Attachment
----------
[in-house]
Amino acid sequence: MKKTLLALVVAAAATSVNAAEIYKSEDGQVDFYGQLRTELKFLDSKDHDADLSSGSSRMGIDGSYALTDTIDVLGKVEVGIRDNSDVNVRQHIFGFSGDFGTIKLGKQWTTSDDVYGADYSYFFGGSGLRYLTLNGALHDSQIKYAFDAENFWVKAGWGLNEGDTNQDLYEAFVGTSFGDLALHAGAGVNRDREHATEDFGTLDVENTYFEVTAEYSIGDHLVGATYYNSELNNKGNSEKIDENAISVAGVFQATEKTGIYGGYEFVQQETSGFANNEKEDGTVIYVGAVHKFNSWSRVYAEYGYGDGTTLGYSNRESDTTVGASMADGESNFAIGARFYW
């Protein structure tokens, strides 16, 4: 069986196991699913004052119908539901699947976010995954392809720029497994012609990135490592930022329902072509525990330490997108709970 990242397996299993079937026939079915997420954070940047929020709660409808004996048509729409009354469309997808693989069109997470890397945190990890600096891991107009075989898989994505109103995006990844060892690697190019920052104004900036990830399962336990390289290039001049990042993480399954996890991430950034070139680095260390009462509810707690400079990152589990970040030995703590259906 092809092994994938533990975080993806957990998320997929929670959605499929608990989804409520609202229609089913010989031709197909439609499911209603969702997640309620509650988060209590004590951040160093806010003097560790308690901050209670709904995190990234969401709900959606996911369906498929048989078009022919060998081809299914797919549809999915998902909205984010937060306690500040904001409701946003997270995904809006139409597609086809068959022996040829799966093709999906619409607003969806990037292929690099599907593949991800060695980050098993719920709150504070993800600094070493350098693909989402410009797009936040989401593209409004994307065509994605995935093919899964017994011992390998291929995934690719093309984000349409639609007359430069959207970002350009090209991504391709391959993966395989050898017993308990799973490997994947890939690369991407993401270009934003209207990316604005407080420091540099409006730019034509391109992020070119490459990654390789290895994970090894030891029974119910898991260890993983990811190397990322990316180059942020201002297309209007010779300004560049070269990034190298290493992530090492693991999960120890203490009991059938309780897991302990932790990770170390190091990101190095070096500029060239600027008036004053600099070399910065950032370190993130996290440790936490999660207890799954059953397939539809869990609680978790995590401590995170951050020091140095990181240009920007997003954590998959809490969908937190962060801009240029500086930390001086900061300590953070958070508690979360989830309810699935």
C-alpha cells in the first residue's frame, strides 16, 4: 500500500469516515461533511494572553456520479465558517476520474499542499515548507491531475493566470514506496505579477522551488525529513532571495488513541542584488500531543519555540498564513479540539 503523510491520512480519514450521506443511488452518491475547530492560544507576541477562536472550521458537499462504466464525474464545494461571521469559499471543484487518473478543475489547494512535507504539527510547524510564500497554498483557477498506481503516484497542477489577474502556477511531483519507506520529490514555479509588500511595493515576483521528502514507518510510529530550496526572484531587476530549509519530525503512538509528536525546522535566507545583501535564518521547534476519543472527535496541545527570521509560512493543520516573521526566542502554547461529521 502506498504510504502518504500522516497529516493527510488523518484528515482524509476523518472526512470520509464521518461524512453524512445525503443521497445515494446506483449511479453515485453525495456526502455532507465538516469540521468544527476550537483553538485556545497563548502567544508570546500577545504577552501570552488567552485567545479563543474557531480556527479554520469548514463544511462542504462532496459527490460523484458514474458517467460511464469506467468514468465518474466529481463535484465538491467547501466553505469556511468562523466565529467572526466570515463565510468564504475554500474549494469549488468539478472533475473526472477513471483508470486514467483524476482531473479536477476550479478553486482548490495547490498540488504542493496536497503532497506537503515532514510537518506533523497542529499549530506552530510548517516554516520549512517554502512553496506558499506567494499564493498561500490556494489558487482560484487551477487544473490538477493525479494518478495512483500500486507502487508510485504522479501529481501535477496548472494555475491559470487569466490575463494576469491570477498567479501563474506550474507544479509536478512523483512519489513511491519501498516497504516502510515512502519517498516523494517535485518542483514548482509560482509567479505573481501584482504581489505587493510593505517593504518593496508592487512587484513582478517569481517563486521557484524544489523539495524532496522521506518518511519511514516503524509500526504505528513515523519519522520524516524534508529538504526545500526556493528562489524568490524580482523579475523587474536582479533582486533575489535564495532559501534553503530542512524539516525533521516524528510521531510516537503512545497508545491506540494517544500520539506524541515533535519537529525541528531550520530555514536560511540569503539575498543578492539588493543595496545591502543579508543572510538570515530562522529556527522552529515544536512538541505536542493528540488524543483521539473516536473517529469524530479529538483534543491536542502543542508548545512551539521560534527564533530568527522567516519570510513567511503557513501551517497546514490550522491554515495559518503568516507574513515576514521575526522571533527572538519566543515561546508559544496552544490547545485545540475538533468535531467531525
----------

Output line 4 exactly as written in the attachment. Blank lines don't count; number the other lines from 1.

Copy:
C-alpha cells in the first residue's frame, strides 16, 4: 500500500469516515461533511494572553456520479465558517476520474499542499515548507491531475493566470514506496505579477522551488525529513532571495488513541542584488500531543519555540498564513479540539 503523510491520512480519514450521506443511488452518491475547530492560544507576541477562536472550521458537499462504466464525474464545494461571521469559499471543484487518473478543475489547494512535507504539527510547524510564500497554498483557477498506481503516484497542477489577474502556477511531483519507506520529490514555479509588500511595493515576483521528502514507518510510529530550496526572484531587476530549509519530525503512538509528536525546522535566507545583501535564518521547534476519543472527535496541545527570521509560512493543520516573521526566542502554547461529521 502506498504510504502518504500522516497529516493527510488523518484528515482524509476523518472526512470520509464521518461524512453524512445525503443521497445515494446506483449511479453515485453525495456526502455532507465538516469540521468544527476550537483553538485556545497563548502567544508570546500577545504577552501570552488567552485567545479563543474557531480556527479554520469548514463544511462542504462532496459527490460523484458514474458517467460511464469506467468514468465518474466529481463535484465538491467547501466553505469556511468562523466565529467572526466570515463565510468564504475554500474549494469549488468539478472533475473526472477513471483508470486514467483524476482531473479536477476550479478553486482548490495547490498540488504542493496536497503532497506537503515532514510537518506533523497542529499549530506552530510548517516554516520549512517554502512553496506558499506567494499564493498561500490556494489558487482560484487551477487544473490538477493525479494518478495512483500500486507502487508510485504522479501529481501535477496548472494555475491559470487569466490575463494576469491570477498567479501563474506550474507544479509536478512523483512519489513511491519501498516497504516502510515512502519517498516523494517535485518542483514548482509560482509567479505573481501584482504581489505587493510593505517593504518593496508592487512587484513582478517569481517563486521557484524544489523539495524532496522521506518518511519511514516503524509500526504505528513515523519519522520524516524534508529538504526545500526556493528562489524568490524580482523579475523587474536582479533582486533575489535564495532559501534553503530542512524539516525533521516524528510521531510516537503512545497508545491506540494517544500520539506524541515533535519537529525541528531550520530555514536560511540569503539575498543578492539588493543595496545591502543579508543572510538570515530562522529556527522552529515544536512538541505536542493528540488524543483521539473516536473517529469524530479529538483534543491536542502543542508548545512551539521560534527564533530568527522567516519570510513567511503557513501551517497546514490550522491554515495559518503568516507574513515576514521575526522571533527572538519566543515561546508559544496552544490547545485545540475538533468535531467531525